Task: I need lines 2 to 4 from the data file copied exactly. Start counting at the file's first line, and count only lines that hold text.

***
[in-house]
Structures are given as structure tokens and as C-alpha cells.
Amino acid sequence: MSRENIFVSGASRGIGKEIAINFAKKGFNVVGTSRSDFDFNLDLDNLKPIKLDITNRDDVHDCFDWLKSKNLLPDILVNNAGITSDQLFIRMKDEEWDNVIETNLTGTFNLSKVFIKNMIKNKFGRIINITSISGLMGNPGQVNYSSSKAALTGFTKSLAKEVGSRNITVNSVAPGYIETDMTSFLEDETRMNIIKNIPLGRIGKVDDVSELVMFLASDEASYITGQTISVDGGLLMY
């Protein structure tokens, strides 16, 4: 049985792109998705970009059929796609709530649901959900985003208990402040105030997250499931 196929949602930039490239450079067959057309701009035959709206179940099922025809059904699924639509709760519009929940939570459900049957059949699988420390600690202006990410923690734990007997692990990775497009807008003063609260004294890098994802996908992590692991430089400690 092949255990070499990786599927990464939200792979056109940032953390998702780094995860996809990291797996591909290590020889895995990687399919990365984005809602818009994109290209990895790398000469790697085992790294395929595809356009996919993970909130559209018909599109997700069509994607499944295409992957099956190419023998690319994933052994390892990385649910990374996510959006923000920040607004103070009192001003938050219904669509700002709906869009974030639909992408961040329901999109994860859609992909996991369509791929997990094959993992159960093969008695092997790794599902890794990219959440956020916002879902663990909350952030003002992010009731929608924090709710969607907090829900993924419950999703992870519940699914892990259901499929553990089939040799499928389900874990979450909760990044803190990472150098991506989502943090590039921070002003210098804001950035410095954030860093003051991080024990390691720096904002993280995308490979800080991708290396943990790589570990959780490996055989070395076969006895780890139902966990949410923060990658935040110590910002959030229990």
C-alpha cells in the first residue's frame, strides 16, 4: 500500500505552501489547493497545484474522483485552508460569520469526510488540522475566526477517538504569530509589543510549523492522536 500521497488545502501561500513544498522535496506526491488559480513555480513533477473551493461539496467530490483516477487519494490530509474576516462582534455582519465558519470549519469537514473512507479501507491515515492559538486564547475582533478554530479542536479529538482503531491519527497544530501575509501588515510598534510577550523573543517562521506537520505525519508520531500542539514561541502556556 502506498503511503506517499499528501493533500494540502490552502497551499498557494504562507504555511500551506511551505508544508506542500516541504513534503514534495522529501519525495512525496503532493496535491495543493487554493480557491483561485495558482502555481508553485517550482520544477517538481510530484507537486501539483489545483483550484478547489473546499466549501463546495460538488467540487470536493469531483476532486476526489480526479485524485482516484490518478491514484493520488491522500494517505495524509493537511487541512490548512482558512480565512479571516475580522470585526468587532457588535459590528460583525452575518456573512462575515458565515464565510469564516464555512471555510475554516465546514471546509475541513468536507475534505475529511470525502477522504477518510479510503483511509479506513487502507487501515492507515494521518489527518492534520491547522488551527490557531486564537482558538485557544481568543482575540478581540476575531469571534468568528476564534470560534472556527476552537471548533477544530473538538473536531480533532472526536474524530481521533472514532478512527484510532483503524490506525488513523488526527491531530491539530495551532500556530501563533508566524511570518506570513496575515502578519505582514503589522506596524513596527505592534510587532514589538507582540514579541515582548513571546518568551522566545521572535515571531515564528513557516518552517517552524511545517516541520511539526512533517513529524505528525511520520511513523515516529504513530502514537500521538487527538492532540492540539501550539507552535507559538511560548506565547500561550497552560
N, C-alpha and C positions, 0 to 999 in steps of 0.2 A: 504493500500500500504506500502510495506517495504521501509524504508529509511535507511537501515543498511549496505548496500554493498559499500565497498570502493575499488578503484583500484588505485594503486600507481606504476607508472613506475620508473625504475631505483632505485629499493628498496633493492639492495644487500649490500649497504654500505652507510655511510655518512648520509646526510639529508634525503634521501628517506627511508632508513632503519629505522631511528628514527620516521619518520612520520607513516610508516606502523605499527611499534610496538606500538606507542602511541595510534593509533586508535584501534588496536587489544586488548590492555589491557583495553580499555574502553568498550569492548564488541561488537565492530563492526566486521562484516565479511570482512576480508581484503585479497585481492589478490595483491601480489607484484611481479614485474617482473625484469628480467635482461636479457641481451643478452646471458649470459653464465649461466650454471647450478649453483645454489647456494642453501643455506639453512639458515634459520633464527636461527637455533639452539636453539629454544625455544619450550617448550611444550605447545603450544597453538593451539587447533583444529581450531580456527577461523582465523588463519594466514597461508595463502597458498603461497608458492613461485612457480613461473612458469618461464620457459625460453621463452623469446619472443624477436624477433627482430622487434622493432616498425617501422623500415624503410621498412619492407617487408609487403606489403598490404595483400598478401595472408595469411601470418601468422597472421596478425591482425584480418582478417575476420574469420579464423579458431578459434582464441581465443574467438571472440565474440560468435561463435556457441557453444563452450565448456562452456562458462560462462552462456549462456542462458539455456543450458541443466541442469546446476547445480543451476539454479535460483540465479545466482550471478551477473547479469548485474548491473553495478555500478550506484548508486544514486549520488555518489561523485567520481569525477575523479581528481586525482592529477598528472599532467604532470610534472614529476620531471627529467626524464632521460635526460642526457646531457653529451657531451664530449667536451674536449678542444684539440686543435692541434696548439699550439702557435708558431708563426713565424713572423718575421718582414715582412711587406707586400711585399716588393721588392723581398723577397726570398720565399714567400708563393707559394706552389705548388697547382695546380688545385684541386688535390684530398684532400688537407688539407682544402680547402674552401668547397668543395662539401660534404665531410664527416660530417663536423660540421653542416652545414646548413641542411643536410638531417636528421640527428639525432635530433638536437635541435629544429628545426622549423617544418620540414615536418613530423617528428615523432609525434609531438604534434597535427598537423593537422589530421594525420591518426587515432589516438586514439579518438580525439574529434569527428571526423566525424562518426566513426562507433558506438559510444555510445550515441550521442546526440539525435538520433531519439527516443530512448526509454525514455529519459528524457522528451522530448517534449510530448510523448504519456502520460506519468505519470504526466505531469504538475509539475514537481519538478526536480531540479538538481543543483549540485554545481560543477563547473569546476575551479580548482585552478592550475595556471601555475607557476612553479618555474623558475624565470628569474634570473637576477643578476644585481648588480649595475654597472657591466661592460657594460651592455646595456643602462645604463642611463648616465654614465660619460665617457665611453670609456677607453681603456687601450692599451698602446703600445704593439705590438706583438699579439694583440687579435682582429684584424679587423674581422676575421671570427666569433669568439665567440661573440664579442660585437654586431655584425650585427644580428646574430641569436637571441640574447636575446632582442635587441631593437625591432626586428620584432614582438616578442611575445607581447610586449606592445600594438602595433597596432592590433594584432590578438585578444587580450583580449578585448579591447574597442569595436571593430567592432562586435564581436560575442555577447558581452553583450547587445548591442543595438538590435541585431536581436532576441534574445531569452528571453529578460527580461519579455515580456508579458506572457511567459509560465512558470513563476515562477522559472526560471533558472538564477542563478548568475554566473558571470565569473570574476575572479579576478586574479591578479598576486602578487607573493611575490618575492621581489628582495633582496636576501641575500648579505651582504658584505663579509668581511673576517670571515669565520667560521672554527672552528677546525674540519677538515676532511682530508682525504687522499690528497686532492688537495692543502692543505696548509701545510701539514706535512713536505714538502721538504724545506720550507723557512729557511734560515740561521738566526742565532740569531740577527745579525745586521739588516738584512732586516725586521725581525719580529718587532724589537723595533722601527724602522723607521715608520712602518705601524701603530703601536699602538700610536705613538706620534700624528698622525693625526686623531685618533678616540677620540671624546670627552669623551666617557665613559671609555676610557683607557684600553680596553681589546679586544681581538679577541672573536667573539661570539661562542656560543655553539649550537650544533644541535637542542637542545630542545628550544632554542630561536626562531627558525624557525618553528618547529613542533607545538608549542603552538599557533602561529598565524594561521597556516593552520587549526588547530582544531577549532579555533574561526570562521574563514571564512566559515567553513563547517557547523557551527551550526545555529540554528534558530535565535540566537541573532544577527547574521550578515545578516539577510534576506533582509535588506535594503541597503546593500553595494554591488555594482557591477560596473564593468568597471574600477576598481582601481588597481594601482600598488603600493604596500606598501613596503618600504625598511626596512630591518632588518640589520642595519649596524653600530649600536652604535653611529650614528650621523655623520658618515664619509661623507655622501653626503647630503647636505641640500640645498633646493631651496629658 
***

Structures are given as structure tokens and as C-alpha cells.
Amino acid sequence: MSRENIFVSGASRGIGKEIAINFAKKGFNVVGTSRSDFDFNLDLDNLKPIKLDITNRDDVHDCFDWLKSKNLLPDILVNNAGITSDQLFIRMKDEEWDNVIETNLTGTFNLSKVFIKNMIKNKFGRIINITSISGLMGNPGQVNYSSSKAALTGFTKSLAKEVGSRNITVNSVAPGYIETDMTSFLEDETRMNIIKNIPLGRIGKVDDVSELVMFLASDEASYITGQTISVDGGLLMY
């Protein structure tokens, strides 16, 4: 049985792109998705970009059929796609709530649901959900985003208990402040105030997250499931 196929949602930039490239450079067959057309701009035959709206179940099922025809059904699924639509709760519009929940939570459900049957059949699988420390600690202006990410923690734990007997692990990775497009807008003063609260004294890098994802996908992590692991430089400690 092949255990070499990786599927990464939200792979056109940032953390998702780094995860996809990291797996591909290590020889895995990687399919990365984005809602818009994109290209990895790398000469790697085992790294395929595809356009996919993970909130559209018909599109997700069509994607499944295409992957099956190419023998690319994933052994390892990385649910990374996510959006923000920040607004103070009192001003938050219904669509700002709906869009974030639909992408961040329901999109994860859609992909996991369509791929997990094959993992159960093969008695092997790794599902890794990219959440956020916002879902663990909350952030003002992010009731929608924090709710969607907090829900993924419950999703992870519940699914892990259901499929553990089939040799499928389900874990979450909760990044803190990472150098991506989502943090590039921070002003210098804001950035410095954030860093003051991080024990390691720096904002993280995308490979800080991708290396943990790589570990959780490996055989070395076969006895780890139902966990949410923060990658935040110590910002959030229990």